(14) access the medical record of another employee or 
        an applicant for employment as a part of, or otherwise 
        in furtherance of, any conduct described in paragraphs 
        (1) through (13).
    [(c) The head of each agency shall be responsible for the 
prevention of prohibited personnel practices, for the 
compliance with and enforcement of applicable civil service 
laws, rules, and regulations, and other aspects of personnel 
management, and for ensuring (in consultation with the Office 
of Special Counsel) that agency employees are informed of the 
rights and remedies available to them under this chapter and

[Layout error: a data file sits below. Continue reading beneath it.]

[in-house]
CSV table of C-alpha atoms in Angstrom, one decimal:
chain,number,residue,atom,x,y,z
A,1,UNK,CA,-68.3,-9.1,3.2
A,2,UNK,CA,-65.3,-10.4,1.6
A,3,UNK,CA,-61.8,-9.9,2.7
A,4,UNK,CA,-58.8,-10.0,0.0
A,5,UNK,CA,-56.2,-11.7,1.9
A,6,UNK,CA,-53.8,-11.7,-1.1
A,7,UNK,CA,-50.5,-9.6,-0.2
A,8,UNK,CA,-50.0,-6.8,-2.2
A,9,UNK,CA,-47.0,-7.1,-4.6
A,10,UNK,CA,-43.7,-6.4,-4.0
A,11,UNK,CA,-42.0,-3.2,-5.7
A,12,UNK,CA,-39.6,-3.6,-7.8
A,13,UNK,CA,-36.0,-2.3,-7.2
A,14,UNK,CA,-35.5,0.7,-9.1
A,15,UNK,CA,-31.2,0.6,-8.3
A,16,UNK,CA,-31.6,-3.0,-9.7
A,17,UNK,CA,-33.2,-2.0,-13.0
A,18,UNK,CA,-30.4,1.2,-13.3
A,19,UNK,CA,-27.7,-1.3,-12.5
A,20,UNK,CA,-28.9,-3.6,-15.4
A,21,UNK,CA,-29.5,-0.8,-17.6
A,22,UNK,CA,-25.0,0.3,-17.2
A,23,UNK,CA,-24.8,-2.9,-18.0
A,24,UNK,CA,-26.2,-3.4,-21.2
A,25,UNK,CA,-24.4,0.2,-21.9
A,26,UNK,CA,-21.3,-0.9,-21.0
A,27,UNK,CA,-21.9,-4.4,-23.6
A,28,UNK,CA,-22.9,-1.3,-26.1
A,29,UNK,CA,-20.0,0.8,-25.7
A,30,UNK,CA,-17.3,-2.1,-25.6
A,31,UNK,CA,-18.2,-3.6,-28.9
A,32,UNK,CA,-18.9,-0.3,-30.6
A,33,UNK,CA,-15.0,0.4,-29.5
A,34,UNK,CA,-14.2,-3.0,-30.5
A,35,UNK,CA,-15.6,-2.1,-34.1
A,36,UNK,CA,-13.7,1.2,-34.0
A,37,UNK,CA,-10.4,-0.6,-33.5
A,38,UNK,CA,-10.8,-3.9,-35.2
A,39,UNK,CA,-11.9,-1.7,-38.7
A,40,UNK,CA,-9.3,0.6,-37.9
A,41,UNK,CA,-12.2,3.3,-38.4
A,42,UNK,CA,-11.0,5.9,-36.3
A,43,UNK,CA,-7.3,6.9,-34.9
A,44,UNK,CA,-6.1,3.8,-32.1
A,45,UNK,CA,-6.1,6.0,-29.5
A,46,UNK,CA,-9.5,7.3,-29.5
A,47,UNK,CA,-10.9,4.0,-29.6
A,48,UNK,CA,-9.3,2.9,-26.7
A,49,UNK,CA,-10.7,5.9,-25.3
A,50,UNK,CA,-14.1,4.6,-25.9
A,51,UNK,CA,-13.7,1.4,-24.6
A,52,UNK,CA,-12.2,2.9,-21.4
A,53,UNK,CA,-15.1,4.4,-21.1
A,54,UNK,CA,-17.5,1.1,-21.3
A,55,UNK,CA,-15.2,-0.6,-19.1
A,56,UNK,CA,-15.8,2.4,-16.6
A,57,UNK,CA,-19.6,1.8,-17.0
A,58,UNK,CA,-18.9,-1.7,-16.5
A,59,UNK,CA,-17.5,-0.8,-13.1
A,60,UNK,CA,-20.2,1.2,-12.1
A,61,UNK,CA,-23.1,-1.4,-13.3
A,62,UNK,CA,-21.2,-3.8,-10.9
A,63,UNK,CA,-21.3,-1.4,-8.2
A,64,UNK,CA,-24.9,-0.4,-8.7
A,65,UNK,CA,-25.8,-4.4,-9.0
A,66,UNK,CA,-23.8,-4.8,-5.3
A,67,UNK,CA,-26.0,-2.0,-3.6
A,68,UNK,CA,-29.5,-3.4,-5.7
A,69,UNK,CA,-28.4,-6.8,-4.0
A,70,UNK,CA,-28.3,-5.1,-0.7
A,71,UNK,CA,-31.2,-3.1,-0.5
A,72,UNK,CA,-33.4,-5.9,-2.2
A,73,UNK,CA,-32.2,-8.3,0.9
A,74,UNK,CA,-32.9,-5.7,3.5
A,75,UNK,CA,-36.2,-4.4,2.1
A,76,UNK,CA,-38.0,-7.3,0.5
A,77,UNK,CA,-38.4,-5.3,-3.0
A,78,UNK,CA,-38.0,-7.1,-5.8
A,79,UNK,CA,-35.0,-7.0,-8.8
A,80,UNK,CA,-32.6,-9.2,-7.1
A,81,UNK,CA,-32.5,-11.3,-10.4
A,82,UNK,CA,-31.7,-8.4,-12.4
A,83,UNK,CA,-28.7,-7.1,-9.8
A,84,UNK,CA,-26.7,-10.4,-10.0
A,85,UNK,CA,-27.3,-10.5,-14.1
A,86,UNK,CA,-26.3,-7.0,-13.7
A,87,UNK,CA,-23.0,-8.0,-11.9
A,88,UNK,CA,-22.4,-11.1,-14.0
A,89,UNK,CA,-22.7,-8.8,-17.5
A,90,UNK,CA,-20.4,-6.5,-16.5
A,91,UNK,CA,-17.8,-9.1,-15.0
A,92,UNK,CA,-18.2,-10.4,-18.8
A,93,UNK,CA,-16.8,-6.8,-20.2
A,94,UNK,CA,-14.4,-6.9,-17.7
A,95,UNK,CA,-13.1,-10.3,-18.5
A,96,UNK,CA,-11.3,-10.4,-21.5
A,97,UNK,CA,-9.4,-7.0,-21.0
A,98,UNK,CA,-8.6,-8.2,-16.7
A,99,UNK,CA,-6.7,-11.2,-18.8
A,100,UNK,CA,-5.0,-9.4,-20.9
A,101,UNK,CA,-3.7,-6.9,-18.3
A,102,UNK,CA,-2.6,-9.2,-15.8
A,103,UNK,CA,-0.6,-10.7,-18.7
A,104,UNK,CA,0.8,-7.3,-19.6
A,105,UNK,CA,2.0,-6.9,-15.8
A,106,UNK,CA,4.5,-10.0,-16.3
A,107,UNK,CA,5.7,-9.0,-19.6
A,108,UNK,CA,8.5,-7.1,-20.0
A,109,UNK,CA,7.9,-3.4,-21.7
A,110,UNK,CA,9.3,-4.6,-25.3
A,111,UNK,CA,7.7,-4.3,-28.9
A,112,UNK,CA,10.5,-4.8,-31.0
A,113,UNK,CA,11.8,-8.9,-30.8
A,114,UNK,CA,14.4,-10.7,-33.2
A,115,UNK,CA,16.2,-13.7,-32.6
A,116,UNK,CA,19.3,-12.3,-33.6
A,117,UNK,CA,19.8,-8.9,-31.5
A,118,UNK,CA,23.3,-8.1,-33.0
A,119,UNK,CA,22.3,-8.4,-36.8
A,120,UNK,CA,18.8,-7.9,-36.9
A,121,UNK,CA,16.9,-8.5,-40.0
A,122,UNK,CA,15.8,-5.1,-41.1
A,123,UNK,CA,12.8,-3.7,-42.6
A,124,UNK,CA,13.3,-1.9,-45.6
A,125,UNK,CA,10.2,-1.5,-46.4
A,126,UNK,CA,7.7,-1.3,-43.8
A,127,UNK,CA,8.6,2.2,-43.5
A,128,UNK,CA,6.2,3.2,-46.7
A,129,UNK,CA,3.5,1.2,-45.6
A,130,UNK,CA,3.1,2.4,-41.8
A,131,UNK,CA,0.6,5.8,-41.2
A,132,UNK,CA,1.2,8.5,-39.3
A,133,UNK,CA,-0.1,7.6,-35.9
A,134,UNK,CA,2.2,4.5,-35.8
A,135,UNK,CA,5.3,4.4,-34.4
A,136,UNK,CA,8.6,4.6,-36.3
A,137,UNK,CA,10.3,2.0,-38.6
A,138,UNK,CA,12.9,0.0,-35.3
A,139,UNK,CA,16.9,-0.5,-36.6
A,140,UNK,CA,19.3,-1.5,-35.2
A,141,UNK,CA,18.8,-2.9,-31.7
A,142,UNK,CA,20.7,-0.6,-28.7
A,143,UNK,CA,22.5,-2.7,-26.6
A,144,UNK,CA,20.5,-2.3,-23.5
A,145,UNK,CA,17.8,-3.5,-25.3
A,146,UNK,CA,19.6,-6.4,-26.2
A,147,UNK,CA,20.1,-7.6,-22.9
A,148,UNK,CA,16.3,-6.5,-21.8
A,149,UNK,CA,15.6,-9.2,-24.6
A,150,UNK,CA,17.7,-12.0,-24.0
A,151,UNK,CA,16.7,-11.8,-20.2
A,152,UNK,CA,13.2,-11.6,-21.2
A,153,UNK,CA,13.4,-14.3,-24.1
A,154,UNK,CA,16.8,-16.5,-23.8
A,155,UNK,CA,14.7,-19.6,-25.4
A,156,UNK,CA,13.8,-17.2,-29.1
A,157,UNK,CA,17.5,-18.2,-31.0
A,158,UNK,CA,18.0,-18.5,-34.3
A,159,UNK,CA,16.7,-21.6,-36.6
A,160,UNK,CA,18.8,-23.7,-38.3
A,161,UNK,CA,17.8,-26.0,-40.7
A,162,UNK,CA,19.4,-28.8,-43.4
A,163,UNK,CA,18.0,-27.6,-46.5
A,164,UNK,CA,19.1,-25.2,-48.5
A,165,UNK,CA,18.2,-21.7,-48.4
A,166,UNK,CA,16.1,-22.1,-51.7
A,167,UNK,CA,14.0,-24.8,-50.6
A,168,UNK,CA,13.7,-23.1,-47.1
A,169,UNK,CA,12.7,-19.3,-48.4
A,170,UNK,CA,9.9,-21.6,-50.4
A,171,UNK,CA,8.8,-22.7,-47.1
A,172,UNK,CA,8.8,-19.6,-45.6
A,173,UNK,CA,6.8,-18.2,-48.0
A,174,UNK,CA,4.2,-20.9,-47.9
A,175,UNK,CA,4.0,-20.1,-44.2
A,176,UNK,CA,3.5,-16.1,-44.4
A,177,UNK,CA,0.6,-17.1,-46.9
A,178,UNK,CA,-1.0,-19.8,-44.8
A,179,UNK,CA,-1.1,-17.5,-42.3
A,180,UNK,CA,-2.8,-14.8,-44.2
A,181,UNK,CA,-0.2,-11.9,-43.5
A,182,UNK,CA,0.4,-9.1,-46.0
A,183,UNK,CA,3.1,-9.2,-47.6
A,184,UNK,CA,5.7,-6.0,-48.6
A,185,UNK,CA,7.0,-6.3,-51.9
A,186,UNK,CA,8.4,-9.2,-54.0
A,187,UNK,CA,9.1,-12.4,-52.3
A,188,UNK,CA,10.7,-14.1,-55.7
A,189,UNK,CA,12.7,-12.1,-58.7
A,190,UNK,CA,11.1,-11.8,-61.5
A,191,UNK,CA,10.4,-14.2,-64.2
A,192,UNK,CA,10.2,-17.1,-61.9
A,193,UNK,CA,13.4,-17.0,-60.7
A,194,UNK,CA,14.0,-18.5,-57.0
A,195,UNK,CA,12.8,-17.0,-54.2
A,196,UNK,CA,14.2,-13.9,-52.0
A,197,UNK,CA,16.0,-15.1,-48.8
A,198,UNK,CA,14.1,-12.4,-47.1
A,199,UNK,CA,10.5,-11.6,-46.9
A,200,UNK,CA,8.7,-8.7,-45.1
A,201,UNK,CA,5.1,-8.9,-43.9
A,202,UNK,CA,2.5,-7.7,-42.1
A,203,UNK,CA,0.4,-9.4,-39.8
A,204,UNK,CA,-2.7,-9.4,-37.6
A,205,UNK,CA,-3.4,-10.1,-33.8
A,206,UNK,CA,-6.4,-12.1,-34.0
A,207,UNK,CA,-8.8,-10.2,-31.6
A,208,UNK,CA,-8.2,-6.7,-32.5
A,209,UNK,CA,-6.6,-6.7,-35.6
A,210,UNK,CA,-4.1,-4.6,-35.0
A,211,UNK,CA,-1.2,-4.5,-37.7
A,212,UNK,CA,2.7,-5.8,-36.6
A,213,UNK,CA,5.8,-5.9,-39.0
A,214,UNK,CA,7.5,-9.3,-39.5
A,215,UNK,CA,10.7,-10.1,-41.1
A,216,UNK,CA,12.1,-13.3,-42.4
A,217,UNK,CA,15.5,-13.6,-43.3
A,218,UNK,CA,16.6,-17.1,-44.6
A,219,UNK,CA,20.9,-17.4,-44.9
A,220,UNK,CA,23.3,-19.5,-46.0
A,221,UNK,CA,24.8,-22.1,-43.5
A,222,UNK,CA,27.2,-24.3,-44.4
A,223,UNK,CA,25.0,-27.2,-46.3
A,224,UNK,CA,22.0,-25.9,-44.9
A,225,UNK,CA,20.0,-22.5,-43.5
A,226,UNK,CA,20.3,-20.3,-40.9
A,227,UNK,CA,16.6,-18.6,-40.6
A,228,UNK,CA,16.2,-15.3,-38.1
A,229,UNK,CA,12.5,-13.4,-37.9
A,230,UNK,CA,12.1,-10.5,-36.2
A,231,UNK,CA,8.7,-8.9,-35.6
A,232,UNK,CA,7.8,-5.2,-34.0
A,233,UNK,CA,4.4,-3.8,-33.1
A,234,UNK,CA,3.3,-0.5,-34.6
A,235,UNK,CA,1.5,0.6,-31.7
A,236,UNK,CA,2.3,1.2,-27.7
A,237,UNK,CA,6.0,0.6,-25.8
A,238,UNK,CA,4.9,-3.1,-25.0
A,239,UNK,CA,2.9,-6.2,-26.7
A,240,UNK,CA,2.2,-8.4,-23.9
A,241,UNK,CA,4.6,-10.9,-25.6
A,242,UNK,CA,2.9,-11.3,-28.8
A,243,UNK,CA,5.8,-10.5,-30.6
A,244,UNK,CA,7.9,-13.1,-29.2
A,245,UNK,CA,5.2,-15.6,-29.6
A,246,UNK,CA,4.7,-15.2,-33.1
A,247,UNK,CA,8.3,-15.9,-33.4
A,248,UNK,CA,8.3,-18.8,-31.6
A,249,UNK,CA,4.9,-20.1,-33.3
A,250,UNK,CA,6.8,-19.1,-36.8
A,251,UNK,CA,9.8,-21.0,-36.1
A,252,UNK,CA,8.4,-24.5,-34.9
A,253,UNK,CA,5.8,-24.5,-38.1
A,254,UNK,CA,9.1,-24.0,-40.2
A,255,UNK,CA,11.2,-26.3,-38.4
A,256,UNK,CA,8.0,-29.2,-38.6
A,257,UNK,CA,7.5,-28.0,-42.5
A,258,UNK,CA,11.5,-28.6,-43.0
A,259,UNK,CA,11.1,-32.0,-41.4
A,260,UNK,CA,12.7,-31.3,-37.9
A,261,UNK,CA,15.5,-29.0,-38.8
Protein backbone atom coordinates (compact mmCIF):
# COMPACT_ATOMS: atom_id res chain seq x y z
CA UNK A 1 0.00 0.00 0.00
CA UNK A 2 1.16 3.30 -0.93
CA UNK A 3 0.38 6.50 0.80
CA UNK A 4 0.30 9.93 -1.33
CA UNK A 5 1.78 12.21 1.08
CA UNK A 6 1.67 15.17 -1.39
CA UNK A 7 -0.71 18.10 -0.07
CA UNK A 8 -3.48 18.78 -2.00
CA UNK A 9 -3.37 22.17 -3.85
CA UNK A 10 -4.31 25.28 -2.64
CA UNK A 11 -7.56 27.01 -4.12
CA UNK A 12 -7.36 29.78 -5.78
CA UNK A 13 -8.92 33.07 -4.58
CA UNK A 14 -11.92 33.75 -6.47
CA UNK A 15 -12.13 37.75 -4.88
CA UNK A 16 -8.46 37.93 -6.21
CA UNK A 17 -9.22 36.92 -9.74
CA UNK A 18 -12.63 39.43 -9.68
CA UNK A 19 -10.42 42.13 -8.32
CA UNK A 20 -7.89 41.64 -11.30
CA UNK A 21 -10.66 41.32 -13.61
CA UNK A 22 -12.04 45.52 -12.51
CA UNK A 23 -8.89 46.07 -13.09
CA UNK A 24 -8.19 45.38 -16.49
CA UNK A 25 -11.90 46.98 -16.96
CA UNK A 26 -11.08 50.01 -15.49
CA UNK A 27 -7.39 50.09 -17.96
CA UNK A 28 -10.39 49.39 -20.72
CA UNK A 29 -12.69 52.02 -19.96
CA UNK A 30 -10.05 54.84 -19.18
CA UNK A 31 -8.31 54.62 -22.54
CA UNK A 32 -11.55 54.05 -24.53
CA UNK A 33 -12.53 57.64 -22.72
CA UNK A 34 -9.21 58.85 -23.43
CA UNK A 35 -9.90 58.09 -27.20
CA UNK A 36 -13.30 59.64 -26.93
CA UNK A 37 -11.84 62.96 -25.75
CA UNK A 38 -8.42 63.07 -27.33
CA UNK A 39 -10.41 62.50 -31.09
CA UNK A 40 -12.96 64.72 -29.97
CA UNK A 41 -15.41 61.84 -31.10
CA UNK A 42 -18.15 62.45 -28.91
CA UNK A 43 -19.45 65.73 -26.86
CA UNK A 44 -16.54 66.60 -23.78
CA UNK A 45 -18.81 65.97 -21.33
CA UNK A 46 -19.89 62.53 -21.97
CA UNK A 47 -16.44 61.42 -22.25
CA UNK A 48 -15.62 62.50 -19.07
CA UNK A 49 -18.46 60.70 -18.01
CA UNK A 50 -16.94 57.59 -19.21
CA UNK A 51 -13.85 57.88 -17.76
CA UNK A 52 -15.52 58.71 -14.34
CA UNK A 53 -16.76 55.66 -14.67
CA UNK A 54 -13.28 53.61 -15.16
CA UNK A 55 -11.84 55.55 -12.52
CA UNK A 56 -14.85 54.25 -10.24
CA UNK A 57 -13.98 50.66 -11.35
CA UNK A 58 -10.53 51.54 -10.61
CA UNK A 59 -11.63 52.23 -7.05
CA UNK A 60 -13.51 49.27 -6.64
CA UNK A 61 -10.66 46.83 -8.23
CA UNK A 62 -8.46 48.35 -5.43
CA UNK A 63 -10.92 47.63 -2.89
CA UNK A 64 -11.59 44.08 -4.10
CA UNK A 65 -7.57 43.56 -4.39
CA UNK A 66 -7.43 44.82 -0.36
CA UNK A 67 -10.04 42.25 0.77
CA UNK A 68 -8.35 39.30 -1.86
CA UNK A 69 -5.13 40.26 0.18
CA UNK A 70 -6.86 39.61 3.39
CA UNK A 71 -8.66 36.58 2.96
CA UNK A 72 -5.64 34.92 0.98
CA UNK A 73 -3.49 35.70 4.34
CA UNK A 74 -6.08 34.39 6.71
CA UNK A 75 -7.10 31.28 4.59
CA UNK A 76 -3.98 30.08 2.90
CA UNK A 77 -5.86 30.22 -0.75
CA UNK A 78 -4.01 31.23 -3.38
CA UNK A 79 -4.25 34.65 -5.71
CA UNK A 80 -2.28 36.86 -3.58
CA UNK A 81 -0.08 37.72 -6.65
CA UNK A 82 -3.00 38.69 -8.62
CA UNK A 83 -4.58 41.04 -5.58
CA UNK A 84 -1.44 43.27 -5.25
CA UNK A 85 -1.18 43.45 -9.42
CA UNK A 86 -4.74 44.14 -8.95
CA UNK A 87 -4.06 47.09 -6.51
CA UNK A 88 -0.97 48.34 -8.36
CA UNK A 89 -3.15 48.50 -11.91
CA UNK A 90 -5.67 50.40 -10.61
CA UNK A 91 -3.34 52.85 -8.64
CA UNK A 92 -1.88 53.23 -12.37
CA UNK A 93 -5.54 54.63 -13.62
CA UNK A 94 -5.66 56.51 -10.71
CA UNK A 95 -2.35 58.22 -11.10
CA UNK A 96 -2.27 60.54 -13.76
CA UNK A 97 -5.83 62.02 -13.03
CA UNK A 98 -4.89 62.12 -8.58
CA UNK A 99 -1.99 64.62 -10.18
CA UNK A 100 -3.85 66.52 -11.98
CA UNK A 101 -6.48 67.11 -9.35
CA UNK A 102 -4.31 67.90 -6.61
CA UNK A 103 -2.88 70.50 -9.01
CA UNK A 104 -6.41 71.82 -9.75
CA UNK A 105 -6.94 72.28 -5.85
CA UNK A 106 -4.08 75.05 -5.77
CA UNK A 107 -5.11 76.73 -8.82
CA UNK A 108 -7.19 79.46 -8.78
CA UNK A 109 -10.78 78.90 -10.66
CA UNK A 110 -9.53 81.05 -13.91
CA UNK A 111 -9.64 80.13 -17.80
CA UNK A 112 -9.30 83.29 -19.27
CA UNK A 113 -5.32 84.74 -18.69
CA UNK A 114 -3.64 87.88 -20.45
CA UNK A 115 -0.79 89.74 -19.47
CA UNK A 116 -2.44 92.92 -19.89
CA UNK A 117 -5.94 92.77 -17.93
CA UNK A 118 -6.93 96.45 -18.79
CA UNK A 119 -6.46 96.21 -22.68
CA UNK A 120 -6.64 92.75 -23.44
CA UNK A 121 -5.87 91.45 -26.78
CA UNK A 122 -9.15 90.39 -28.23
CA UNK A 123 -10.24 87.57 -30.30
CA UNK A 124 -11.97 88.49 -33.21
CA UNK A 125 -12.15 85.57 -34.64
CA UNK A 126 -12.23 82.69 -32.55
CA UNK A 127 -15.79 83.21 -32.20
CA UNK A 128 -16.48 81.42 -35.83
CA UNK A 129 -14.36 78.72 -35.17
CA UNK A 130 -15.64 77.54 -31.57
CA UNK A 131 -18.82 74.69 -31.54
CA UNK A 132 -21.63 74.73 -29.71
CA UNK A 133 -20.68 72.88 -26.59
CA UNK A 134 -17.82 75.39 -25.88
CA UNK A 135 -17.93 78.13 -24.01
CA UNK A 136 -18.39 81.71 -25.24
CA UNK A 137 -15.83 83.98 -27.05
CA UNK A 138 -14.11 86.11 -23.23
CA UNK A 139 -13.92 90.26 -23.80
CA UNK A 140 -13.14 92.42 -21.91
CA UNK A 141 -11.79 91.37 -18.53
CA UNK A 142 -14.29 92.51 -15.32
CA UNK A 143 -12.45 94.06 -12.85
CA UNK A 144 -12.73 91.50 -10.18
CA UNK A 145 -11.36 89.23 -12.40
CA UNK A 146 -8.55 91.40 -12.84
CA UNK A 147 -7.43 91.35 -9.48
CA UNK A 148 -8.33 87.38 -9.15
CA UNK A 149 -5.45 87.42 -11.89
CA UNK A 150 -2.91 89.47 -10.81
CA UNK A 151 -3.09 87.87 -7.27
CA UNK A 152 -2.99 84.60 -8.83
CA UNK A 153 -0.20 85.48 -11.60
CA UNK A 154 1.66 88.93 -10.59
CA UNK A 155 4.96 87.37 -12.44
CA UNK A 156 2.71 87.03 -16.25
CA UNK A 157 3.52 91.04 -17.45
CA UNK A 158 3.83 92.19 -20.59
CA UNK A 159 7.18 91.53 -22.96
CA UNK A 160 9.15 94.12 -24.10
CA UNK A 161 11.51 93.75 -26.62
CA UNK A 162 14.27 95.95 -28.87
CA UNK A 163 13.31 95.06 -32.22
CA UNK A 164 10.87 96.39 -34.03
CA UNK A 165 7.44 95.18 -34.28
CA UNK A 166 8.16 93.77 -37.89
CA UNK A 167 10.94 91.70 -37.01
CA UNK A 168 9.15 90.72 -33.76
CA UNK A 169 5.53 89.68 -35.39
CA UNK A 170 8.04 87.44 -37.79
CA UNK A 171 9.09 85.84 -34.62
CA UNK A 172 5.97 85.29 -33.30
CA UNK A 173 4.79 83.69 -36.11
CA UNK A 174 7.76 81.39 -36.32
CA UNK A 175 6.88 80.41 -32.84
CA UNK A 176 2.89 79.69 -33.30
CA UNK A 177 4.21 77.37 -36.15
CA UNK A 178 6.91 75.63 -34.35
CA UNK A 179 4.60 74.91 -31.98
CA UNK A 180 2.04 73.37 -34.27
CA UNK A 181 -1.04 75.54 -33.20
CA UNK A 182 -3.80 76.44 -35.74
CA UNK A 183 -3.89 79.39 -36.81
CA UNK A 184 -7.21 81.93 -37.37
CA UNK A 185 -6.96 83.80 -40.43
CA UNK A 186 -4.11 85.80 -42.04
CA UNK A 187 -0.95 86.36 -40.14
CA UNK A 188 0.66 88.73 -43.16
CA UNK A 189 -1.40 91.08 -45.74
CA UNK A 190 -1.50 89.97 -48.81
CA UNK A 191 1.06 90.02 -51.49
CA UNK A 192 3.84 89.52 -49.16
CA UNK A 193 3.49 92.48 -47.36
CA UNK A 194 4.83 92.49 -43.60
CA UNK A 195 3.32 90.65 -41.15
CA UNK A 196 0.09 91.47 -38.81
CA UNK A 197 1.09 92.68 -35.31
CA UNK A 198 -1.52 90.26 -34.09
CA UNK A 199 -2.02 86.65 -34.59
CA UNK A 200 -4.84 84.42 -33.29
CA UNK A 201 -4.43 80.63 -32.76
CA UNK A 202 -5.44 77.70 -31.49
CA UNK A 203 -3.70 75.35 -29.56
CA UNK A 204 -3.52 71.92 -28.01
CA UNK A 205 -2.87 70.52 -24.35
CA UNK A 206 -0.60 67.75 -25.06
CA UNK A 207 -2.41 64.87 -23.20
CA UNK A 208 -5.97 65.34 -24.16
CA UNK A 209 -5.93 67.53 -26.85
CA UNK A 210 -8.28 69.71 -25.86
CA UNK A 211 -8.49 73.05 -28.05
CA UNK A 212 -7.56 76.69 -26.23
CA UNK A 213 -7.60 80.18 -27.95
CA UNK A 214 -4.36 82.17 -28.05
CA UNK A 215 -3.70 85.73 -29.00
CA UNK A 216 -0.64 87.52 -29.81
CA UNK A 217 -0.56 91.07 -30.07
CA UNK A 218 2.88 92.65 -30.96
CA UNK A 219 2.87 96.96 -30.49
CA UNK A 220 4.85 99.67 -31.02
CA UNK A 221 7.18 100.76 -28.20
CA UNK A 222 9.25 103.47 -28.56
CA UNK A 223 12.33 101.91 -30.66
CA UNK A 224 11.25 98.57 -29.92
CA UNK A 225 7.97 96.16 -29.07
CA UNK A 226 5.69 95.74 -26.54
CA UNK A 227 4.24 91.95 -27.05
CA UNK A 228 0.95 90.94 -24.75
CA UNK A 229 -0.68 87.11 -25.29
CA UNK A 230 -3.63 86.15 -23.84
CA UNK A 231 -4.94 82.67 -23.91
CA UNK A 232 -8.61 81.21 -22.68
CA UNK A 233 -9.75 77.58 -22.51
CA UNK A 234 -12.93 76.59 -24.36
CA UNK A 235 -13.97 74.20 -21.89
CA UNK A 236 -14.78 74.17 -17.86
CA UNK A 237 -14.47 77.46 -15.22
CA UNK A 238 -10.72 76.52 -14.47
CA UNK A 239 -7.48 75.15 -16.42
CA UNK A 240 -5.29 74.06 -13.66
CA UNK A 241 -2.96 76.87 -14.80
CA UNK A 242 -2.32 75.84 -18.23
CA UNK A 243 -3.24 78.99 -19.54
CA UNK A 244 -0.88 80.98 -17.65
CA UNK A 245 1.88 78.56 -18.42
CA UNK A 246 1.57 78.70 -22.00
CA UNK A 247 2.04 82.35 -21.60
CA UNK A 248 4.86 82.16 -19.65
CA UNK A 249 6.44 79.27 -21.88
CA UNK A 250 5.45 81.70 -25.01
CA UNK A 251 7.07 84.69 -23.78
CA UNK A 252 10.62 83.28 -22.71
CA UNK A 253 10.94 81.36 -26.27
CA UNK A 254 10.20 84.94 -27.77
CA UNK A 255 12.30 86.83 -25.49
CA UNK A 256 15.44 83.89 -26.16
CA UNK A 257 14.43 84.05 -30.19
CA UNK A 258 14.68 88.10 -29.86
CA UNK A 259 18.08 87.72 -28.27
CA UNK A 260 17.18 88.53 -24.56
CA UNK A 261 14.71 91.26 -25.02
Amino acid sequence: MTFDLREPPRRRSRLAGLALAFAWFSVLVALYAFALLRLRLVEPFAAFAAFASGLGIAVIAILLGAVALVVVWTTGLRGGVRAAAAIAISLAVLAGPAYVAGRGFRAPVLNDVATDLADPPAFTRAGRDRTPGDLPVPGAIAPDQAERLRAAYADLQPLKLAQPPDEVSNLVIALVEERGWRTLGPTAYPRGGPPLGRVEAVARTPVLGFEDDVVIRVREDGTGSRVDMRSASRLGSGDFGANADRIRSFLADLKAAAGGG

chapter 12 of this title, including how to make a lawful 
disclosure of information that is specifically required by law 
or Executive order to be kept classified in the interest of 
national defense or the conduct of foreign affairs to the 
Special Counsel, the Inspector General of an agency, Congress, 
or other agency employee designated to receive such 
disclosures. Any individual to whom the head of an agency 
delegates authority for personnel management, or for any aspect 
thereof, shall be similarly responsible within the limits of 
the delegation.]
    (c)(1) In this subsection--
          (A) the term ``new employee'' means an individual--
                  (i) appointed to a position as an employee on 
                or after the date of enactment of the Office of 
                Special Counsel Reauthorization Act of 2017; 
                and
                  (ii) who has not previously served as an 
                employee; and
          (B) the term ``whistleblower protections'' means the 
        protections against and remedies for a prohibited